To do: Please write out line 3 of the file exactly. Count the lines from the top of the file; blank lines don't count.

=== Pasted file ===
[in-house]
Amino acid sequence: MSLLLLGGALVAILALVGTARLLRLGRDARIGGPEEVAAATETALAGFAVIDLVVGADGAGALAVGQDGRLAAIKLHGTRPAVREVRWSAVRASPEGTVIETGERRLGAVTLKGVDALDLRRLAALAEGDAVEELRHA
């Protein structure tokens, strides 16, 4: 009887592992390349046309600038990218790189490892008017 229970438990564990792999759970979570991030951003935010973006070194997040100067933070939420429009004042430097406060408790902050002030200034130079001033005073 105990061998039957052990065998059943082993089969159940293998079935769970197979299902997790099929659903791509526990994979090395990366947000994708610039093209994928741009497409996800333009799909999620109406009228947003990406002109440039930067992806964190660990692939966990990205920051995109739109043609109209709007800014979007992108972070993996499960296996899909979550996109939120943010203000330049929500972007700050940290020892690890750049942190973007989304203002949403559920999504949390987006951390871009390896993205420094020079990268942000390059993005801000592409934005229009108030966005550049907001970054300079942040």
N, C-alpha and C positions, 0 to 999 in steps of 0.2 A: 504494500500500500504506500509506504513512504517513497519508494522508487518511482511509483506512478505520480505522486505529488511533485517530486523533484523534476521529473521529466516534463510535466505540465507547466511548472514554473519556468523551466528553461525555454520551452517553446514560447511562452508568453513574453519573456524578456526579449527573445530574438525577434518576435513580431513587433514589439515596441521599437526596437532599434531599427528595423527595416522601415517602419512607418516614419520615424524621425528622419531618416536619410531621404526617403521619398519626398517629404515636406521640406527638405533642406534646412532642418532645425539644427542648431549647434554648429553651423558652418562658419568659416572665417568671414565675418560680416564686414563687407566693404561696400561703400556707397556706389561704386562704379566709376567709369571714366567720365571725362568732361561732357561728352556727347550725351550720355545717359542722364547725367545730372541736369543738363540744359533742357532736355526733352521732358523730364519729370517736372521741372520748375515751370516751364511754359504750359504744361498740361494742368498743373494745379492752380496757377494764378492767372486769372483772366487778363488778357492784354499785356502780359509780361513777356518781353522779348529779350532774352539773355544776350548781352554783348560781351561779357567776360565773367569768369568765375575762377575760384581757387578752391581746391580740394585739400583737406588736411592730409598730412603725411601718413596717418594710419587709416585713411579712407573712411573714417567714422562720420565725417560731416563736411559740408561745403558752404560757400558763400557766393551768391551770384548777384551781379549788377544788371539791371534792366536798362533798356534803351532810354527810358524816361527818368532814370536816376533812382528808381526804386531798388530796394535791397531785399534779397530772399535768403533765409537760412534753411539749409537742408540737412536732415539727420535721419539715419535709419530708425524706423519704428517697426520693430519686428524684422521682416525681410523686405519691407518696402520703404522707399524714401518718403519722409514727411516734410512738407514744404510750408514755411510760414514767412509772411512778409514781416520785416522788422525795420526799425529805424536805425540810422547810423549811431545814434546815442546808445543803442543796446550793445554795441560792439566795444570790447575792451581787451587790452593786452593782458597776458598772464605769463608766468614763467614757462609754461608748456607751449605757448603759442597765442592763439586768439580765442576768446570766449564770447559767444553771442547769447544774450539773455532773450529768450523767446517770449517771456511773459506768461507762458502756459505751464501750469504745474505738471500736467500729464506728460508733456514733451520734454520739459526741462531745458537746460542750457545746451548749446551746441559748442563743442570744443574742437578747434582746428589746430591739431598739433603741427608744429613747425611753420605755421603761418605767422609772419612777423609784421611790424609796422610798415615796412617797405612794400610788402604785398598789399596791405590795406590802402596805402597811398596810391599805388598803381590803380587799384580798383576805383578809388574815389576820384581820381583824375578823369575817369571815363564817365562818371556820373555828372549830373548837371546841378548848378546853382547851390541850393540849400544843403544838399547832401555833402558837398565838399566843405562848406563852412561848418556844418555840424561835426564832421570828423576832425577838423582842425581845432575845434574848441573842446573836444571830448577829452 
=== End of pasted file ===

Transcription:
């Protein structure tokens, strides 16, 4: 009887592992390349046309600038990218790189490892008017 229970438990564990792999759970979570991030951003935010973006070194997040100067933070939420429009004042430097406060408790902050002030200034130079001033005073 105990061998039957052990065998059943082993089969159940293998079935769970197979299902997790099929659903791509526990994979090395990366947000994708610039093209994928741009497409996800333009799909999620109406009228947003990406002109440039930067992806964190660990692939966990990205920051995109739109043609109209709007800014979007992108972070993996499960296996899909979550996109939120943010203000330049929500972007700050940290020892690890750049942190973007989304203002949403559920999504949390987006951390871009390896993205420094020079990268942000390059993005801000592409934005229009108030966005550049907001970054300079942040």